The role of reactive oxygen species and autophagy in safingol-induced cell death.

Ling LU, Tan KB, Lin H, Chiu GN - Cell Death Dis (2011)

ROS trigger autophagy induction in MDA-MB-231 and HT-29 cells. (a) Detection of AVO in safingol-treated cells in the presence of NAC. Cells were treated with safingol±10 m NAC for 24 h before stained with 1 μg/ml acridine orange for 15 min. Cells were examined by fluorescence microscopy. Representative images of cells from three independent experiments were shown. Bar=50 μm. (b) Downregulation of LC3-II in cells in the presence of NAC. Cells were treated with safingol±10 m NAC for 48 h. Protein lysates were assayed by western blotting and β-actin was used as the loading control. All blots shown are representative of three independent experiments
© Copyright Policy - open-access
Related In: Results  -  Collection

License
Show All Figures
getmorefigures.php?uid=PMC3101809&req=5

fig4: ROS trigger autophagy induction in MDA-MB-231 and HT-29 cells. (a) Detection of AVO in safingol-treated cells in the presence of NAC. Cells were treated with safingol±10 m NAC for 24 h before stained with 1 μg/ml acridine orange for 15 min. Cells were examined by fluorescence microscopy. Representative images of cells from three independent experiments were shown. Bar=50 μm. (b) Downregulation of LC3-II in cells in the presence of NAC. Cells were treated with safingol±10 m NAC for 48 h. Protein lysates were assayed by western blotting and β-actin was used as the loading control. All blots shown are representative of three independent experiments
Mentions: On the basis of the results presented in Figure 2, we postulated that autophagy would be triggered in the cancer cells on safingol treatment, as ROS could induce cellular damages.2 As demonstrated through the ultrastructural morphology using transmission electron microscopy, safingol-treated MDA-MB-231 and HT-29 cells displayed characteristic autophagosomes, as well as cytoplasmic vacuoles (Figure 3a). Concentration-dependent formation of acidic vesicular organelles (AVOs) could be observed in safingol-treated cells when stained with the lysosomo-tropic agent, acridine orange,28 and formation of AVO was markedly suppressed in both cell lines in the presence of 1 m 3-methyladenine (3-MA), the most commonly used autophagy inhibitor29 (Figure 3b). Induction of autophagy is further supported by the conversion of light chain 3 (LC3)-I to LC3-II in a concentration- and time-dependent manner on safingol treatment in the two cell lines (Figures 3c and d). A trend of increasing expression of the Atg proteins (Atg 5, 7 and 12) in MDA-MB-231 and HT-29 cells over the course of 48 h was also observed on safingol treatment (Figure 3d). Importantly, in the presence of the ROS scavenger, N-acetyl--cysteine (NAC), marked reduction in the formation of AVO and in the conversion of LC3-I to LC3-II could be demonstrated in MDA-MB-231 and HT-29 cells (Figures 4a and b). Taken together, our results have demonstrated that safingol is capable of inducing autophagy, which are in line with two recent reports,17, 18 and that autophagy is induced as a result of ROS generation on safingol treatment.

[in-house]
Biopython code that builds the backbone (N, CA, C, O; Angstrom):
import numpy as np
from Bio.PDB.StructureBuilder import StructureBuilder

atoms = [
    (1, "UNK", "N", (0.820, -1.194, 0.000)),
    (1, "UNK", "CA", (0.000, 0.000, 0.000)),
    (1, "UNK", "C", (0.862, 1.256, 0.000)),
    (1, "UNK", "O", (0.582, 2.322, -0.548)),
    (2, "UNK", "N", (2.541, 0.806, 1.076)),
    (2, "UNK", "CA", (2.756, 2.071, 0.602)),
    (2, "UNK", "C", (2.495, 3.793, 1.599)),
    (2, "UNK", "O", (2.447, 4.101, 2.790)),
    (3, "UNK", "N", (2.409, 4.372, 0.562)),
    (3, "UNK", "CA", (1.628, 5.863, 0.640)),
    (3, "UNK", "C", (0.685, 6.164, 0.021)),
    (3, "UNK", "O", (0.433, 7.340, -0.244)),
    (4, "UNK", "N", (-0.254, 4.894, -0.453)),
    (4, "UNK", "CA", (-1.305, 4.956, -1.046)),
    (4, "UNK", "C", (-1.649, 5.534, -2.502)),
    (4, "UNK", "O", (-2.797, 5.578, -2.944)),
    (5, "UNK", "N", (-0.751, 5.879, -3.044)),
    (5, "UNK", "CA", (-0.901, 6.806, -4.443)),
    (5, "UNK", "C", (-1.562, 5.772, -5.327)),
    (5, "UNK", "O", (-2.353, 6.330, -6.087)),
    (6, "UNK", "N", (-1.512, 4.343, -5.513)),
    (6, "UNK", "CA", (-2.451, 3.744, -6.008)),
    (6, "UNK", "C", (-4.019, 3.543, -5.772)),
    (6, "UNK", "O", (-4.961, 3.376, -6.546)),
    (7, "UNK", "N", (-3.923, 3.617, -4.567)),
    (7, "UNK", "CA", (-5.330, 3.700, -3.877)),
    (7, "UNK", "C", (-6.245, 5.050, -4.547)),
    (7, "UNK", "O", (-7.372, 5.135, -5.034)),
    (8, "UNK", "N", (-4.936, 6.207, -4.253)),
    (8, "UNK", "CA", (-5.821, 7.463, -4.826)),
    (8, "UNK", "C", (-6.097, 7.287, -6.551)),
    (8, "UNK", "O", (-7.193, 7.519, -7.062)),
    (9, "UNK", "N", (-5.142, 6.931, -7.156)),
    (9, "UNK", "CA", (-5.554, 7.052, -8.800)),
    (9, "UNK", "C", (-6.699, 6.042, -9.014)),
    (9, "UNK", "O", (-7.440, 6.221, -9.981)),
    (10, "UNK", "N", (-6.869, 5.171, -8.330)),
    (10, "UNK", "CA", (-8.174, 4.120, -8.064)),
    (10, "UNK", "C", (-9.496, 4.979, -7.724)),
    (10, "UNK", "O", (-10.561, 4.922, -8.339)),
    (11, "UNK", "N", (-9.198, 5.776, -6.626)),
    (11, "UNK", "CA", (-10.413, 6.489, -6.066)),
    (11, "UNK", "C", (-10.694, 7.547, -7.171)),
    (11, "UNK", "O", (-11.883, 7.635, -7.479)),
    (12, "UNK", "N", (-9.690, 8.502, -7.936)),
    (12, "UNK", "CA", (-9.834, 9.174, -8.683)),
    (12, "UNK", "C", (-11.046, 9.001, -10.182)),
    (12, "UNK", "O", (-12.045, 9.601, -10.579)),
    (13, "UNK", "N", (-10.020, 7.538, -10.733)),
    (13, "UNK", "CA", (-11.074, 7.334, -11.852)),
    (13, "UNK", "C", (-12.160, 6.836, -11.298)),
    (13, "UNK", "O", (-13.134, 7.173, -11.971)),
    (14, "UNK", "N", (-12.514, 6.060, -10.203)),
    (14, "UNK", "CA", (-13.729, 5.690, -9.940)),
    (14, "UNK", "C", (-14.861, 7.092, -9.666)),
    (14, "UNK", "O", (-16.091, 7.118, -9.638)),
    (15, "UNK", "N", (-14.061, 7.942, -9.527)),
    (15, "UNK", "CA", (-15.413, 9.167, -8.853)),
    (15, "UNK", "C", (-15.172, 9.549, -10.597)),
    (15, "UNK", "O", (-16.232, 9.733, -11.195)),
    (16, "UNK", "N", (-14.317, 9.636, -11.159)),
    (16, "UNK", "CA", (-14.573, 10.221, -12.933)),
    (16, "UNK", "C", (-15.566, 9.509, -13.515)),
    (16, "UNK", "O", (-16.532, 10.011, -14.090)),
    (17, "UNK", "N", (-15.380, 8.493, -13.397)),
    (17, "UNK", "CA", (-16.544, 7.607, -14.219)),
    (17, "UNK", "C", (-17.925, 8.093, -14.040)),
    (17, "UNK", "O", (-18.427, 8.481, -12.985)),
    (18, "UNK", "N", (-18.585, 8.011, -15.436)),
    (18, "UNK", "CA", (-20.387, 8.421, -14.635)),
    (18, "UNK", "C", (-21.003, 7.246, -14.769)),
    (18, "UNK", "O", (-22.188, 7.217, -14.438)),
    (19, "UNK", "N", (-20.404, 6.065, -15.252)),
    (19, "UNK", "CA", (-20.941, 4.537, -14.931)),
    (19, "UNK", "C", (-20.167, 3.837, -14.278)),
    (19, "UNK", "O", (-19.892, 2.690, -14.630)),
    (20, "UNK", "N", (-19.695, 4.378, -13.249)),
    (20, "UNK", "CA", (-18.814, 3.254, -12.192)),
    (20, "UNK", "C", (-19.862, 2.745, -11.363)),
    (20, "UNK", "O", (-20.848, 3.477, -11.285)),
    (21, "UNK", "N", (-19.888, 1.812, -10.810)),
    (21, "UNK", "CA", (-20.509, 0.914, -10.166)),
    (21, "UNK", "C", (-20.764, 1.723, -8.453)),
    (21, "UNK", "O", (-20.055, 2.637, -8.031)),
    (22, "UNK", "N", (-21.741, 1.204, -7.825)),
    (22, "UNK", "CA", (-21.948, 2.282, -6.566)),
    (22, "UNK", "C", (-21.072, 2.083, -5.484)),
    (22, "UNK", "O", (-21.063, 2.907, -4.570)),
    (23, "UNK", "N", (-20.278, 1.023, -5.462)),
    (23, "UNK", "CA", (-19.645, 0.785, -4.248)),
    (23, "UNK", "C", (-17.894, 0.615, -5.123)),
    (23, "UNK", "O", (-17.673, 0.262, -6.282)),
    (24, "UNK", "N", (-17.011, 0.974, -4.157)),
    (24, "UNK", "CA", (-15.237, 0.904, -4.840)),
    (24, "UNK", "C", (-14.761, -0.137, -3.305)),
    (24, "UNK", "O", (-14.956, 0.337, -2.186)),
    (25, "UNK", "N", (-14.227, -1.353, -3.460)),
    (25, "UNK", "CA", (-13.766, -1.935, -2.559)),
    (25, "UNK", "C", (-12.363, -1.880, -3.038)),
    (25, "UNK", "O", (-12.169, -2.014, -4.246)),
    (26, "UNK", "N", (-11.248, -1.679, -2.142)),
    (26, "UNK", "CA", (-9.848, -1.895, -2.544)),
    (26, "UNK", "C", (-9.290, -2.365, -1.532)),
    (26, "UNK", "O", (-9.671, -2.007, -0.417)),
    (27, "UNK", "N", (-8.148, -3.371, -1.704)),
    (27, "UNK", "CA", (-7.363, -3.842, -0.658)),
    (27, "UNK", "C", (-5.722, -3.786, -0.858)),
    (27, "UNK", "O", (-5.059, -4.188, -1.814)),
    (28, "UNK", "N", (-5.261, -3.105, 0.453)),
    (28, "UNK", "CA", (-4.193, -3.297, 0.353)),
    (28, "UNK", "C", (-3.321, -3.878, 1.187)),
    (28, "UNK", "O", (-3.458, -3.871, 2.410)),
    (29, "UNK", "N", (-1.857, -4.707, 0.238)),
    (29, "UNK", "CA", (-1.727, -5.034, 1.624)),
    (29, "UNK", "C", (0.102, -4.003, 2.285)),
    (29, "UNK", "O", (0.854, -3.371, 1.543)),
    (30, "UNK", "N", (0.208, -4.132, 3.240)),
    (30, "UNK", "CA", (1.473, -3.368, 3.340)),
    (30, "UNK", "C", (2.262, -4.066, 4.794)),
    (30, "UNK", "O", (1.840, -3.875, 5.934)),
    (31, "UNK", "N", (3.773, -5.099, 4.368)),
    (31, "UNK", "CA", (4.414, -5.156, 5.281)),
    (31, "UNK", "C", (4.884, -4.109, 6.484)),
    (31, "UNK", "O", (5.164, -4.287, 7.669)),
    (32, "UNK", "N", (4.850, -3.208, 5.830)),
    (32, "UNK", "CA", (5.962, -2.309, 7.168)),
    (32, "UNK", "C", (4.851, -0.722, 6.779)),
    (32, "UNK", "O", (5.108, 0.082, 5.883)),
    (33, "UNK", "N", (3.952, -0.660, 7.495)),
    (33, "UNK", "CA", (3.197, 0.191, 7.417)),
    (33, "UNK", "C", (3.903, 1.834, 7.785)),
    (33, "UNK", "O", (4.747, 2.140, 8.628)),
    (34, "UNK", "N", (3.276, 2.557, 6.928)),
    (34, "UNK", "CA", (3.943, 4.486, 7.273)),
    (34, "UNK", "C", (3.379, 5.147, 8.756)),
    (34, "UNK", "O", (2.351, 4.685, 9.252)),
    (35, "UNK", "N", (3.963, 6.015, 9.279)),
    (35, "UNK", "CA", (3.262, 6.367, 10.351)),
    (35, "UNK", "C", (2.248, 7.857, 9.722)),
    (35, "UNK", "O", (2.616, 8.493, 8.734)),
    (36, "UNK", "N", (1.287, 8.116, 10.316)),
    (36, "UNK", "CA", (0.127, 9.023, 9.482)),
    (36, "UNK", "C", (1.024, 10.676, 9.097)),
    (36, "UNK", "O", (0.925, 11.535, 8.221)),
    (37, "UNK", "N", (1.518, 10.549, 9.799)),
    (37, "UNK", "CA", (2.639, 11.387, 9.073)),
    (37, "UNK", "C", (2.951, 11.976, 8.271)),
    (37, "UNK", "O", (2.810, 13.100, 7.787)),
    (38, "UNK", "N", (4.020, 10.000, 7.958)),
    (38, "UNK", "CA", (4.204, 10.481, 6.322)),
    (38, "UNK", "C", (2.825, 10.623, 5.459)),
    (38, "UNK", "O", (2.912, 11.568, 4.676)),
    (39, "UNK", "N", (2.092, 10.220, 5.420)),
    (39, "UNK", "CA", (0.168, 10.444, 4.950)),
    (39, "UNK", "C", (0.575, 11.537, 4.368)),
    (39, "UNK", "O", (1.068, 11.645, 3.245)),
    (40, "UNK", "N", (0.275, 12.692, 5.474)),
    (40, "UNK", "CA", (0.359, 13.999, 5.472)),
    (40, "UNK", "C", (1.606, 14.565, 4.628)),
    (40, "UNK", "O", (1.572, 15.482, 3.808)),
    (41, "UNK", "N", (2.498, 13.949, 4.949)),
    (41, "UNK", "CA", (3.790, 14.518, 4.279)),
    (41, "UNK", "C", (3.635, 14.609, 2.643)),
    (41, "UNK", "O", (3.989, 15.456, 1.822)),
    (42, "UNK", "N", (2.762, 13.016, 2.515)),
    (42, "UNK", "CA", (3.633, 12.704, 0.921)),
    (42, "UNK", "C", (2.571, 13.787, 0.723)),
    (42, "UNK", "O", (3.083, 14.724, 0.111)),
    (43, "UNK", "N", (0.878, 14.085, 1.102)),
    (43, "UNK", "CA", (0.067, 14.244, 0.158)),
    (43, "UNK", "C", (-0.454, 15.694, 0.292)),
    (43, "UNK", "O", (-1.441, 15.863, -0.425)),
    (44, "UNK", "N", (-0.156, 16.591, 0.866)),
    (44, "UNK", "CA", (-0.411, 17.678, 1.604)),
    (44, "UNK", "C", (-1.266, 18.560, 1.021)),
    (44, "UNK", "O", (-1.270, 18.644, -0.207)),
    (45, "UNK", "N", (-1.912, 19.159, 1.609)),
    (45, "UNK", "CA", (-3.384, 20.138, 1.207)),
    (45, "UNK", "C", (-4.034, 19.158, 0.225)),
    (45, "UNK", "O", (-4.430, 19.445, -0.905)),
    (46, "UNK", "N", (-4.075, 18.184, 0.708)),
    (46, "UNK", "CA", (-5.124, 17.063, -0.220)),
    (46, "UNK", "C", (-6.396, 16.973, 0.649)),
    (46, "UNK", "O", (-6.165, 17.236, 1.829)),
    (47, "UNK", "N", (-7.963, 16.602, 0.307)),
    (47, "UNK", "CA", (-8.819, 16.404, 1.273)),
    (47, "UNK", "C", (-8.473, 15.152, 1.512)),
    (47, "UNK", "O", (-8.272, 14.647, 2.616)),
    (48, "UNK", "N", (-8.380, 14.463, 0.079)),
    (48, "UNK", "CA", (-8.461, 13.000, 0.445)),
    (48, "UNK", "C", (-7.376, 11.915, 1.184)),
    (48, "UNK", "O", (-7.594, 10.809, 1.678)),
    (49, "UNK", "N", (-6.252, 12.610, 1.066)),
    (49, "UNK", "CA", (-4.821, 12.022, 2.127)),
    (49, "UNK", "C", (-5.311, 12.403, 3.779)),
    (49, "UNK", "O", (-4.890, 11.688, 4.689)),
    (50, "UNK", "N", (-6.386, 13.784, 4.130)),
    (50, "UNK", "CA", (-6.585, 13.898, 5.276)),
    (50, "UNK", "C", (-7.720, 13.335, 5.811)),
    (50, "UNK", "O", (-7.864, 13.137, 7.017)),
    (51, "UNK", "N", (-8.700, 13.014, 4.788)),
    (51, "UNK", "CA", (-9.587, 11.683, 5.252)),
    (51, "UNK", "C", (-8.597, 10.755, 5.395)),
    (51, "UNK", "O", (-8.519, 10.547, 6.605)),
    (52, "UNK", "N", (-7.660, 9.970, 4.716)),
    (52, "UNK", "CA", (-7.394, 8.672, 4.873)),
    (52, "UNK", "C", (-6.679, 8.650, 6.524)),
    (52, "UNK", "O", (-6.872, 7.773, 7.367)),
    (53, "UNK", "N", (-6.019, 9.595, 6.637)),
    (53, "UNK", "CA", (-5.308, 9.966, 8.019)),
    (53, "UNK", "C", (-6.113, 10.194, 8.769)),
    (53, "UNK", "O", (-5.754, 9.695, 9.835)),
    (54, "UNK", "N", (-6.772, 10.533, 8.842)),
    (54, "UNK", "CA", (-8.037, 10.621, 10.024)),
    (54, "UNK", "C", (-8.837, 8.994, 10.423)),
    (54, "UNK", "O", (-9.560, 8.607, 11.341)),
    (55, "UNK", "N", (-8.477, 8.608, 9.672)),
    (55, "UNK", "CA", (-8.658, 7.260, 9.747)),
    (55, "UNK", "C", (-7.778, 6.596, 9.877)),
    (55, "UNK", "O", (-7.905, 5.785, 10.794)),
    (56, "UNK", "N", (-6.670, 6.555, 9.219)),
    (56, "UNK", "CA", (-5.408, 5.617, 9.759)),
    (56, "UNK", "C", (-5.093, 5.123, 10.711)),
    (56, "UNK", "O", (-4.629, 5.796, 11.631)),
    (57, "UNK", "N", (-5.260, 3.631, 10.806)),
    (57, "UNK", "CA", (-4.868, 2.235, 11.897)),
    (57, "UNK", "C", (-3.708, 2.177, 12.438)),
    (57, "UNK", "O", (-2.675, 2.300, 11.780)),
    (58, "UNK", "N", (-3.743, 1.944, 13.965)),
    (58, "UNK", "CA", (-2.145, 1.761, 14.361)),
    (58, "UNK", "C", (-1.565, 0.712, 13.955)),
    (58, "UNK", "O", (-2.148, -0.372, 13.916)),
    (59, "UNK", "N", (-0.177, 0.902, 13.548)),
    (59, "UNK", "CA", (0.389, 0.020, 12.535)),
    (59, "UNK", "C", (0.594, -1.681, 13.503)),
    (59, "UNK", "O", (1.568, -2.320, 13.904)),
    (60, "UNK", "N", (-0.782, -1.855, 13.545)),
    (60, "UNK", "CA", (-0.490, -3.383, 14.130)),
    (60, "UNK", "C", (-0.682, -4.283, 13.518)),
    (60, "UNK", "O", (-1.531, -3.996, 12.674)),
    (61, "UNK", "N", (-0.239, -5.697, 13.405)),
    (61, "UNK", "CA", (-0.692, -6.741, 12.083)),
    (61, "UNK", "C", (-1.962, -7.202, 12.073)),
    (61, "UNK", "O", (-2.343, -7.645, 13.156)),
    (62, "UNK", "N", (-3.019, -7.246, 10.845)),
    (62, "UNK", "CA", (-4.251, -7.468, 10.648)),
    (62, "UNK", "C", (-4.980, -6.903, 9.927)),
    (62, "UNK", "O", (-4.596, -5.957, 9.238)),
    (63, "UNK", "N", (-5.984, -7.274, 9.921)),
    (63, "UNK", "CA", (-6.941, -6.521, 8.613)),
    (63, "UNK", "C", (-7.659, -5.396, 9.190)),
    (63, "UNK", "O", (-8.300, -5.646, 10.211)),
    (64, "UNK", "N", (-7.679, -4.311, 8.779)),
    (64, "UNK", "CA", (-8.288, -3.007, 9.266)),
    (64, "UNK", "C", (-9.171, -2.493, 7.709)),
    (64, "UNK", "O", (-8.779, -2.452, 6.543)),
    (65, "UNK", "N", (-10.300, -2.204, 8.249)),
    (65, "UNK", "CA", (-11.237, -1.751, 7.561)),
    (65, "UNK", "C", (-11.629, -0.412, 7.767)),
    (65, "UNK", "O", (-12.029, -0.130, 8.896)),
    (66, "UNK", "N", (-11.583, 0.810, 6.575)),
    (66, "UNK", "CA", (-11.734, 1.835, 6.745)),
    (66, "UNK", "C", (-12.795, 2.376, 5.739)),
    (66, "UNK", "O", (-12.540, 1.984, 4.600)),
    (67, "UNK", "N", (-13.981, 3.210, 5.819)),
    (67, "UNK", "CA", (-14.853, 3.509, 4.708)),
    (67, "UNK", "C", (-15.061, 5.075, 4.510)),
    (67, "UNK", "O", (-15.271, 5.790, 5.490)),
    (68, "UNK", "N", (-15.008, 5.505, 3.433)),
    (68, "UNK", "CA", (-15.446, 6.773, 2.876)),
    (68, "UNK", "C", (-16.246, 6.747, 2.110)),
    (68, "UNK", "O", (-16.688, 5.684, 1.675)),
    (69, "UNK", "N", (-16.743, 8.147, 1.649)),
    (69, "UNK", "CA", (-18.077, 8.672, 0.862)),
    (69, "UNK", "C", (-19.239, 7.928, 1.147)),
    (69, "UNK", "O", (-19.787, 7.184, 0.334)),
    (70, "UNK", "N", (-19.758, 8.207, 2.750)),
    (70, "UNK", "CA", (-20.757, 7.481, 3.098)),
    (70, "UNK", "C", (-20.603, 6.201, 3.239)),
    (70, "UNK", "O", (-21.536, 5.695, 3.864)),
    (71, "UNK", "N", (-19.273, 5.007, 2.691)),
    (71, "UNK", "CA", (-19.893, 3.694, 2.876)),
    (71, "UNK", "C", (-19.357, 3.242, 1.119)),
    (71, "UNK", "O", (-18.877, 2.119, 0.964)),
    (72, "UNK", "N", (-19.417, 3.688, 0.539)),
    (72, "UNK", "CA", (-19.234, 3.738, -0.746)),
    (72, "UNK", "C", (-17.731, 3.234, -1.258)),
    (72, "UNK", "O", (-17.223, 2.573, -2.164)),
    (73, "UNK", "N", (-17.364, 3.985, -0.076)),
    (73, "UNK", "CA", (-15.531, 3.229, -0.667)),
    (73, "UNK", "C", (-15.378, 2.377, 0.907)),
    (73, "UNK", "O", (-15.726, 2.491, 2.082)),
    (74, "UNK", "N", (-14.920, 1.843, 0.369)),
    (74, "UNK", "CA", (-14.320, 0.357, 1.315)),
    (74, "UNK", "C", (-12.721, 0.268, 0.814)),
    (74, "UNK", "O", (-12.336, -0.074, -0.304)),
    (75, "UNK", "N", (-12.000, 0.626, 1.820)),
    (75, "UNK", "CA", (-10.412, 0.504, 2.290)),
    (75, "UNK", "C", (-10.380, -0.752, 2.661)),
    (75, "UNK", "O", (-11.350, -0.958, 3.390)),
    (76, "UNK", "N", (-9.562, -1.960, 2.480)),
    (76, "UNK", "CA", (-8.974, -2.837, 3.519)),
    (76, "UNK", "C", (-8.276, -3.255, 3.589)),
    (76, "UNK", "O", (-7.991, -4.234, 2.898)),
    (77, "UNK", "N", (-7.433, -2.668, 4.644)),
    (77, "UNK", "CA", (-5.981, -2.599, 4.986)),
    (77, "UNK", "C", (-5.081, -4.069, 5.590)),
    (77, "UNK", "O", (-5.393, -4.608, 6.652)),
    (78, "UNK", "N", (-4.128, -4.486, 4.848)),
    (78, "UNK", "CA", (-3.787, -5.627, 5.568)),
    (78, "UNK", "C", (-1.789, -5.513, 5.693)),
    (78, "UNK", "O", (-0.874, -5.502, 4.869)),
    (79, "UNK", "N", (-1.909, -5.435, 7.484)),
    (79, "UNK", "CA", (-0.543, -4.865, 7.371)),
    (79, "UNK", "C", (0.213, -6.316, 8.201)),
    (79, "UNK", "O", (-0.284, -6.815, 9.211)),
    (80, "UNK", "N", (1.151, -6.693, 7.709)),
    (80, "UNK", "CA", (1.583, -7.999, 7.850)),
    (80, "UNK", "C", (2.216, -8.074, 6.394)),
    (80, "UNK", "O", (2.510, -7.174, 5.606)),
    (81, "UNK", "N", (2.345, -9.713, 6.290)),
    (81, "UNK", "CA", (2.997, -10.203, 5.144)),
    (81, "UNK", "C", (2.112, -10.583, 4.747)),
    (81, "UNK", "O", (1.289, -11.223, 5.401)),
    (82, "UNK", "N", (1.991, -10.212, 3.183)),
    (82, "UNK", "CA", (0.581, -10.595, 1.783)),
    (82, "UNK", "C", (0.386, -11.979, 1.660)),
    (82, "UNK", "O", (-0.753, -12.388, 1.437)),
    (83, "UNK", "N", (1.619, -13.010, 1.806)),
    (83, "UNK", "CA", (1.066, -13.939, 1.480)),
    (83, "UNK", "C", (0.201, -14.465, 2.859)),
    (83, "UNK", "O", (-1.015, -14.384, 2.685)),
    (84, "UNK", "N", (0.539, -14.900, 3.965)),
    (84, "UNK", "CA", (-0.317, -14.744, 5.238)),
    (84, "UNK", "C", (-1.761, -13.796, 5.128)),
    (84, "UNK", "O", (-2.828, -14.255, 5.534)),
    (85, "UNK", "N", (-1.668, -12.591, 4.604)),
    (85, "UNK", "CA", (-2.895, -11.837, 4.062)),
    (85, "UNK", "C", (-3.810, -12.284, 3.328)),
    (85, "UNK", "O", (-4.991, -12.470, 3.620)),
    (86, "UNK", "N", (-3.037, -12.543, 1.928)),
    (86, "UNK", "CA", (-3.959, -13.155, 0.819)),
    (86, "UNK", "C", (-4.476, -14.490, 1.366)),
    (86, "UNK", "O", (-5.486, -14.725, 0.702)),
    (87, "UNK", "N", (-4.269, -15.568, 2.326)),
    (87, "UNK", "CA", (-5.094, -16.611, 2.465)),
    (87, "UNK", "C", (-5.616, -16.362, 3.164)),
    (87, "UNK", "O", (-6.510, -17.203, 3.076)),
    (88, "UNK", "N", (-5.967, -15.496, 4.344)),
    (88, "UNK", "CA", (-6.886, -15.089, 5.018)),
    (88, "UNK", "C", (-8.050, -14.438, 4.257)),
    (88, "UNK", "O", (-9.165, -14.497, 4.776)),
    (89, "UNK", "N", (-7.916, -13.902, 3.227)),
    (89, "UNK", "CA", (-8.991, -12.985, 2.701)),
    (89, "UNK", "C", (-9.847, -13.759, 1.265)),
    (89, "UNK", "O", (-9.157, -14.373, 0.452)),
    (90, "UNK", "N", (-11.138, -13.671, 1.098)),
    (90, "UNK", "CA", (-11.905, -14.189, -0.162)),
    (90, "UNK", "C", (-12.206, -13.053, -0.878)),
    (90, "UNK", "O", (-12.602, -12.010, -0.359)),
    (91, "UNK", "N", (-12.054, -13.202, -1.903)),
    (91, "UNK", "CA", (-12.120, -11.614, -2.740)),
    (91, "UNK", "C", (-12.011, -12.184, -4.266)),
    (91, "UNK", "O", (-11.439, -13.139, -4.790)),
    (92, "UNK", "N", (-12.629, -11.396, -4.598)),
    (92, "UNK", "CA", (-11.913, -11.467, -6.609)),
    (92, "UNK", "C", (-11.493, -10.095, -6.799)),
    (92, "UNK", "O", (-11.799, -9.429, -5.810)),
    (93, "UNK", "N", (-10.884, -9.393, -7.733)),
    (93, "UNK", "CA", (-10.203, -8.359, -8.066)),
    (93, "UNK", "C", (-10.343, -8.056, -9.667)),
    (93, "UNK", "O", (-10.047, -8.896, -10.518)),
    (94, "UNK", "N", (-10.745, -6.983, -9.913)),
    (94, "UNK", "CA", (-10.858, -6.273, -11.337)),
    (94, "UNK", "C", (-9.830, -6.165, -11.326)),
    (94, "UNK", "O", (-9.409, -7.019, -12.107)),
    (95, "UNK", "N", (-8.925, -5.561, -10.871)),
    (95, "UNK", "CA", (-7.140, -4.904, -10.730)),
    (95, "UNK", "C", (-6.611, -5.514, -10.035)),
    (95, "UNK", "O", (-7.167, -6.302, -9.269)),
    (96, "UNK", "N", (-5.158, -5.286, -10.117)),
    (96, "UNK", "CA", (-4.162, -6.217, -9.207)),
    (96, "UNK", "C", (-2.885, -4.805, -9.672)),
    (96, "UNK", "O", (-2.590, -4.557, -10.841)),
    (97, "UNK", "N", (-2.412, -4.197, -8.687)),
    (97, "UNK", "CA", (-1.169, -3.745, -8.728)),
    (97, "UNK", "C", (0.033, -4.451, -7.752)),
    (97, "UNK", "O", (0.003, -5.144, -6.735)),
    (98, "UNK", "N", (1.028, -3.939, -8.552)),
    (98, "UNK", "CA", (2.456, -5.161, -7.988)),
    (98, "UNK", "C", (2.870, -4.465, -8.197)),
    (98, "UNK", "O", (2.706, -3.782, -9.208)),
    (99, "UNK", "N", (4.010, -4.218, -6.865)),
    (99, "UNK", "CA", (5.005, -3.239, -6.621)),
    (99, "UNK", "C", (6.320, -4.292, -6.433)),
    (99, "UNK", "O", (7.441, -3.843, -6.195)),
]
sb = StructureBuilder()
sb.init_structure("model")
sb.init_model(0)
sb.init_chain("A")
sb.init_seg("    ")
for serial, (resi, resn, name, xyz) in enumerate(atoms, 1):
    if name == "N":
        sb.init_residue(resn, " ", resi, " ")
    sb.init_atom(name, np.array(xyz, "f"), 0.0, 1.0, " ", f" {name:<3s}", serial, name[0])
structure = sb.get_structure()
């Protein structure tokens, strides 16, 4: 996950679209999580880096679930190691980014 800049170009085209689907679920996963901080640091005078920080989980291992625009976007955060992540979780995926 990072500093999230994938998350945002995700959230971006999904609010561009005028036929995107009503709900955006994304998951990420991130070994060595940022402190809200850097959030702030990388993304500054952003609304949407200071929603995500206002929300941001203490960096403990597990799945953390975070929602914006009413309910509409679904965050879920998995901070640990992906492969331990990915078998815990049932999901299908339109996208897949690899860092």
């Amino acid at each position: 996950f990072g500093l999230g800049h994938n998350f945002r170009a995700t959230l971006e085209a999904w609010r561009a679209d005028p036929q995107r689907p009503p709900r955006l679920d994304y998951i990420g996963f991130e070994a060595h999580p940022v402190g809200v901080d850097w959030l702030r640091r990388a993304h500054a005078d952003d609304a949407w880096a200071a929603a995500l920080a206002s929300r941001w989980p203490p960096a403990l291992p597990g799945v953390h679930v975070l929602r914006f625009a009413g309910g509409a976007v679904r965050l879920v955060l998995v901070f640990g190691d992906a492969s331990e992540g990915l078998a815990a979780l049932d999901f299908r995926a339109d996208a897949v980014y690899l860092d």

Bottom Line: Our data also suggested that autophagy was a cell repair mechanism, as suppression of autophagy by 3-methyladenine or bafilomycin A1 significantly augmented cell death on 2-5 μM safingol treatment.Finally, glucose uptake was shown to be inhibited by safingol treatment, which was associated with an increase in p-AMPK expression.Taken together, our data suggested that ROS was the mediator of safingol-induced cancer cell death, and autophagy is likely to be a mechanism triggered to repair damages from ROS generation on safingol treatment.

View Article: PubMed Central - PubMed

Affiliation: Department of Pharmacy, Faculty of Science, National University of Singapore, Singapore, Singapore.

ABSTRACT
Safingol is a sphingolipid with promising anticancer potential, which is currently in phase I clinical trial. Yet, the underlying mechanisms of its action remain largely unknown. We reported here that safingol-induced primarily accidental necrotic cell death in MDA-MB-231 and HT-29 cells, as shown by the increase in the percentage of cells stained positive for 7-aminoactinomycin D, collapse of mitochondria membrane potential and depletion of intracellular ATP. Importantly, safingol treatment produced time- and concentration-dependent reactive oxygen species (ROS) generation. Autophagy was triggered following safingol treatment, as reflected by the formation of autophagosomes, acidic vacuoles, increased light chain 3-II and Atg biomarkers expression. Interestingly, scavenging ROS with N-acetyl-L-cysteine could prevent the autophagic features and reverse safingol-induced necrosis. Our data also suggested that autophagy was a cell repair mechanism, as suppression of autophagy by 3-methyladenine or bafilomycin A1 significantly augmented cell death on 2-5 μM safingol treatment. In addition, Bcl-xL and Bax might be involved in the regulation of safingol-induced autophagy. Finally, glucose uptake was shown to be inhibited by safingol treatment, which was associated with an increase in p-AMPK expression. Taken together, our data suggested that ROS was the mediator of safingol-induced cancer cell death, and autophagy is likely to be a mechanism triggered to repair damages from ROS generation on safingol treatment.

Show MeSH
Related in: MedlinePlus